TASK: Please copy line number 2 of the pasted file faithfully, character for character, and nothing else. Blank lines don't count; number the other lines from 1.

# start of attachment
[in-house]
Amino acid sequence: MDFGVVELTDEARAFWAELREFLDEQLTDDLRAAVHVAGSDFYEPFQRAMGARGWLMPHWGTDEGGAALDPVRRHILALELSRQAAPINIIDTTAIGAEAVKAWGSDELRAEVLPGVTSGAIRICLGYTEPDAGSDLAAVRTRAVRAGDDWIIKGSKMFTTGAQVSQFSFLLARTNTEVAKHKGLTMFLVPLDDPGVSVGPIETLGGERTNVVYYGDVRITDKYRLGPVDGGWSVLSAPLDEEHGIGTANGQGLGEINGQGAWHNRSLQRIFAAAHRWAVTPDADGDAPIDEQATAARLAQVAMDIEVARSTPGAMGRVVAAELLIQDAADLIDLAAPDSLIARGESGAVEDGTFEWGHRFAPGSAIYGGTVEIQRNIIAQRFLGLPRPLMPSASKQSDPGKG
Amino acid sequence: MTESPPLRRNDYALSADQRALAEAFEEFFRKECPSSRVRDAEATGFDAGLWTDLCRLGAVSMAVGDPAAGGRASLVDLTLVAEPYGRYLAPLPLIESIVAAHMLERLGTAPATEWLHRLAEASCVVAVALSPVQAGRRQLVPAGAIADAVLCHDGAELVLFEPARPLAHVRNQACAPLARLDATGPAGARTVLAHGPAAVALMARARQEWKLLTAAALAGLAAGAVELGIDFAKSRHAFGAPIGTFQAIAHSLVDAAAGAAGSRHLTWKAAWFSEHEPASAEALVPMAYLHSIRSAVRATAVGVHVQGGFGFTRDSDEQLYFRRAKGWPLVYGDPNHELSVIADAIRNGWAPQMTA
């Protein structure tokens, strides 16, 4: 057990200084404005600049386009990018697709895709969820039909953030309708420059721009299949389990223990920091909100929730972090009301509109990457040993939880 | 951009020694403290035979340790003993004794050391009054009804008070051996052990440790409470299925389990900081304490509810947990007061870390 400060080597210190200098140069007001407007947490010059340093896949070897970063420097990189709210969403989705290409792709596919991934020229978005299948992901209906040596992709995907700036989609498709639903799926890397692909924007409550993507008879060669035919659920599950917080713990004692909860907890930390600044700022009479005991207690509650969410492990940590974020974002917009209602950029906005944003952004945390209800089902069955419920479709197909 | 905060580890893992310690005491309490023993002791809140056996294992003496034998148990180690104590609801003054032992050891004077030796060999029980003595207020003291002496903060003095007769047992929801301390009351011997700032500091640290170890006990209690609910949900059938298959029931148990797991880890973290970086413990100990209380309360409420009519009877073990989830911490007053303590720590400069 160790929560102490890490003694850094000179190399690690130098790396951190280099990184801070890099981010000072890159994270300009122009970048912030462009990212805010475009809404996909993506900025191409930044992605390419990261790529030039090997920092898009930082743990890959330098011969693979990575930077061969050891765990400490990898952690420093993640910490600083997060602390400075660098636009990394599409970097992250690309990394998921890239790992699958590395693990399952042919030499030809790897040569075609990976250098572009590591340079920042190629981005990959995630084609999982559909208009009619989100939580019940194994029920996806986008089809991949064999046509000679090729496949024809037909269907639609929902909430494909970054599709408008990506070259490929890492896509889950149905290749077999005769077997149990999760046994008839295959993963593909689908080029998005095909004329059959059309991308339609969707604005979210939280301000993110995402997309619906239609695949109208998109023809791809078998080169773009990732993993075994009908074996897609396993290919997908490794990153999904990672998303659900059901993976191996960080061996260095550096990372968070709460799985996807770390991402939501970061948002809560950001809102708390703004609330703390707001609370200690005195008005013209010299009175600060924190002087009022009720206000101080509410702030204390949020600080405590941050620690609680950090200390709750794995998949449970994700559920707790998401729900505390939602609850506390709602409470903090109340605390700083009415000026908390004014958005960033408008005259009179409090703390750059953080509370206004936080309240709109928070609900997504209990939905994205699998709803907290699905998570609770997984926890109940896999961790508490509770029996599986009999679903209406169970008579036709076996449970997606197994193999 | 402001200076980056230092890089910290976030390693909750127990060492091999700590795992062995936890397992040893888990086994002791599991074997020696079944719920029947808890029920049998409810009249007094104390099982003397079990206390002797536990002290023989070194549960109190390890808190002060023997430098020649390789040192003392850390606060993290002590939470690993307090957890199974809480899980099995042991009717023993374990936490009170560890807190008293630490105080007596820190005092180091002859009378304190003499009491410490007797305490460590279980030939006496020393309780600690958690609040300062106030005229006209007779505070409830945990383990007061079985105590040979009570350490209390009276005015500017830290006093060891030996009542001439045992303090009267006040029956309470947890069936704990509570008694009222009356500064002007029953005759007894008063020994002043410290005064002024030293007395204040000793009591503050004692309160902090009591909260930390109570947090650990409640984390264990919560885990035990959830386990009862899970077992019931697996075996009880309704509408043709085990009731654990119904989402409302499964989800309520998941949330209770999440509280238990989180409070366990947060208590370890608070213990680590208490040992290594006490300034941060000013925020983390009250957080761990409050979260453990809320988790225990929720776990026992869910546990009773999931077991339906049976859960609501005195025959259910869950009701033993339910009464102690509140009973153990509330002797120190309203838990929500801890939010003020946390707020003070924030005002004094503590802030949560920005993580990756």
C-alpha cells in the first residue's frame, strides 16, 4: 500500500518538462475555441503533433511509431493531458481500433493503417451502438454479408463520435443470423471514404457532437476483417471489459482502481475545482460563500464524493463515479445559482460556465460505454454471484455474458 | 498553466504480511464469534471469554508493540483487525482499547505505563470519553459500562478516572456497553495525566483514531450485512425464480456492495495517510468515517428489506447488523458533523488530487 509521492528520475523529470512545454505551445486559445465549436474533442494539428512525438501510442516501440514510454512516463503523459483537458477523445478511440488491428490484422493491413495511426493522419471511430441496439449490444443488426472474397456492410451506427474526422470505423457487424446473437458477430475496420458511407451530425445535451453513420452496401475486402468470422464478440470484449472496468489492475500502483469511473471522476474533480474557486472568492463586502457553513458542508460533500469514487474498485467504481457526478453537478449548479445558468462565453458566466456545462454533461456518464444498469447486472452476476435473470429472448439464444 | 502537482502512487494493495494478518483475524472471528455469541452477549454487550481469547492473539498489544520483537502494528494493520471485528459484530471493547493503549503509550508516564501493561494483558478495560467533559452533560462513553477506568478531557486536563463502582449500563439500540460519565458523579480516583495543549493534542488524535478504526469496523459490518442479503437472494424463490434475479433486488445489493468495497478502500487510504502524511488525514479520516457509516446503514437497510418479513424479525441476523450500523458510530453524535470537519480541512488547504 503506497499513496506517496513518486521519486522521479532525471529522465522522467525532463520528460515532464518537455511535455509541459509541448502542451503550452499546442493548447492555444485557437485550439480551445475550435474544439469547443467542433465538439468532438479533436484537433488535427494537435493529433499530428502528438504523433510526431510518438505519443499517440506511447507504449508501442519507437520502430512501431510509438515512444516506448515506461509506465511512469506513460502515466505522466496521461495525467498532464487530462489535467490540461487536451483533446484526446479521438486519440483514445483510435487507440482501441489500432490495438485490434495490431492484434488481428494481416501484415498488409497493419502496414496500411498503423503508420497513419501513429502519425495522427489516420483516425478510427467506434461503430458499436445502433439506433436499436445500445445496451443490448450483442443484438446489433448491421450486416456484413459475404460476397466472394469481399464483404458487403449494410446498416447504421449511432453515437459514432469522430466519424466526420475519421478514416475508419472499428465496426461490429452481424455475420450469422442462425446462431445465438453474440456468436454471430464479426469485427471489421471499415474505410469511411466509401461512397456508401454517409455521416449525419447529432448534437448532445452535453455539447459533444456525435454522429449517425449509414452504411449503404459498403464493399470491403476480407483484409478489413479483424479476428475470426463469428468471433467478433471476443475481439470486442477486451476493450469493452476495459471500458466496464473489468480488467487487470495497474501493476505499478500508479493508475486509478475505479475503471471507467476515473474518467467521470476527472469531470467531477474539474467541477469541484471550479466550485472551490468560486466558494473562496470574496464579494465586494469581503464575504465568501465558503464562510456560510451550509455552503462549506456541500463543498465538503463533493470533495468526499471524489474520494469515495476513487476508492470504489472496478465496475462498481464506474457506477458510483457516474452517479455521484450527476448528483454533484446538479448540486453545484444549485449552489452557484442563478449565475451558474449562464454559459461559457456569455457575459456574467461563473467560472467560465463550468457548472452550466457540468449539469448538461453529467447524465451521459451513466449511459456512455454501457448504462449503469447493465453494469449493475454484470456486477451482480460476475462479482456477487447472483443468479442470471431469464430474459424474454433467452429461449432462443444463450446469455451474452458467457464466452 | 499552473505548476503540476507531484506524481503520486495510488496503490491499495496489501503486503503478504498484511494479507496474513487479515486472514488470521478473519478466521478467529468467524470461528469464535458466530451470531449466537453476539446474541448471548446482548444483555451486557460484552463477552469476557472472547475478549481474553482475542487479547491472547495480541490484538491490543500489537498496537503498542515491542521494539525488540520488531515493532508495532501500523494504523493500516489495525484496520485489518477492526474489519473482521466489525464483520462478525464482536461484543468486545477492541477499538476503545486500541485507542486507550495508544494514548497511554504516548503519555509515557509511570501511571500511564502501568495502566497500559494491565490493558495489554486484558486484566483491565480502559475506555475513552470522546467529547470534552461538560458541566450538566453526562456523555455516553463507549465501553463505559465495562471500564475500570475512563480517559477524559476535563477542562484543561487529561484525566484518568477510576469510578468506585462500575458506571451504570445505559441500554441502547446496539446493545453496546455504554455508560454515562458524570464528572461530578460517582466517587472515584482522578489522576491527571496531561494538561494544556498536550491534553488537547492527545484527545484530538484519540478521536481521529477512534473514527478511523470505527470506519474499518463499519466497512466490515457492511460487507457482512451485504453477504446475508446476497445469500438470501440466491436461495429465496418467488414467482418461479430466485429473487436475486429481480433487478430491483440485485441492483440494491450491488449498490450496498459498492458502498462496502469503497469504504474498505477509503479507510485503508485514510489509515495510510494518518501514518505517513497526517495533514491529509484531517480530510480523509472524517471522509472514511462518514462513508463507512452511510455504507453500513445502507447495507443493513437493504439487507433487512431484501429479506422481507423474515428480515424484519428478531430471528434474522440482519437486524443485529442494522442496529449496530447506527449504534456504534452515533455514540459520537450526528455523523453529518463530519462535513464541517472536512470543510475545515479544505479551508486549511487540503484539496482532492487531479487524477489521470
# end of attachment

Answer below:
Amino acid sequence: MDFGVVELTDEARAFWAELREFLDEQLTDDLRAAVHVAGSDFYEPFQRAMGARGWLMPHWGTDEGGAALDPVRRHILALELSRQAAPINIIDTTAIGAEAVKAWGSDELRAEVLPGVTSGAIRICLGYTEPDAGSDLAAVRTRAVRAGDDWIIKGSKMFTTGAQVSQFSFLLARTNTEVAKHKGLTMFLVPLDDPGVSVGPIETLGGERTNVVYYGDVRITDKYRLGPVDGGWSVLSAPLDEEHGIGTANGQGLGEINGQGAWHNRSLQRIFAAAHRWAVTPDADGDAPIDEQATAARLAQVAMDIEVARSTPGAMGRVVAAELLIQDAADLIDLAAPDSLIARGESGAVEDGTFEWGHRFAPGSAIYGGTVEIQRNIIAQRFLGLPRPLMPSASKQSDPGKG